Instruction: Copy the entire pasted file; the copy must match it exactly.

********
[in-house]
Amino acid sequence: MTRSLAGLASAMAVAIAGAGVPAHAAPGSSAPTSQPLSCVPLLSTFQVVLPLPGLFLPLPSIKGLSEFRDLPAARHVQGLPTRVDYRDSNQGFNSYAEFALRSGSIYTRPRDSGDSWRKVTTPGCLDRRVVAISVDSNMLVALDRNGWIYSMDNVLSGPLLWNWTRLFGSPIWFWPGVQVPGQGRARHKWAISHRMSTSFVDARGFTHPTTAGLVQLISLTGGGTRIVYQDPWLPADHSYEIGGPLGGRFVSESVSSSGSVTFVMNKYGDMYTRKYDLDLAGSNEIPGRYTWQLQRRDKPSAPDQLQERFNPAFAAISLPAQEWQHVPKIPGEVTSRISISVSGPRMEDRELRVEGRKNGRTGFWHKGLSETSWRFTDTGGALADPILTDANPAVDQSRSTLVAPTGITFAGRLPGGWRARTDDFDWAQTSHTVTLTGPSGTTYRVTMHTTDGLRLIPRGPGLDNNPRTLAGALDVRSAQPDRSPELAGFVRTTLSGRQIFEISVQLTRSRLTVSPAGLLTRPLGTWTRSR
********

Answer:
[in-house]
Amino acid sequence: MTRSLAGLASAMAVAIAGAGVPAHAAPGSSAPTSQPLSCVPLLSTFQVVLPLPGLFLPLPSIKGLSEFRDLPAARHVQGLPTRVDYRDSNQGFNSYAEFALRSGSIYTRPRDSGDSWRKVTTPGCLDRRVVAISVDSNMLVALDRNGWIYSMDNVLSGPLLWNWTRLFGSPIWFWPGVQVPGQGRARHKWAISHRMSTSFVDARGFTHPTTAGLVQLISLTGGGTRIVYQDPWLPADHSYEIGGPLGGRFVSESVSSSGSVTFVMNKYGDMYTRKYDLDLAGSNEIPGRYTWQLQRRDKPSAPDQLQERFNPAFAAISLPAQEWQHVPKIPGEVTSRISISVSGPRMEDRELRVEGRKNGRTGFWHKGLSETSWRFTDTGGALADPILTDANPAVDQSRSTLVAPTGITFAGRLPGGWRARTDDFDWAQTSHTVTLTGPSGTTYRVTMHTTDGLRLIPRGPGLDNNPRTLAGALDVRSAQPDRSPELAGFVRTTLSGRQIFEISVQLTRSRLTVSPAGLLTRPLGTWTRSR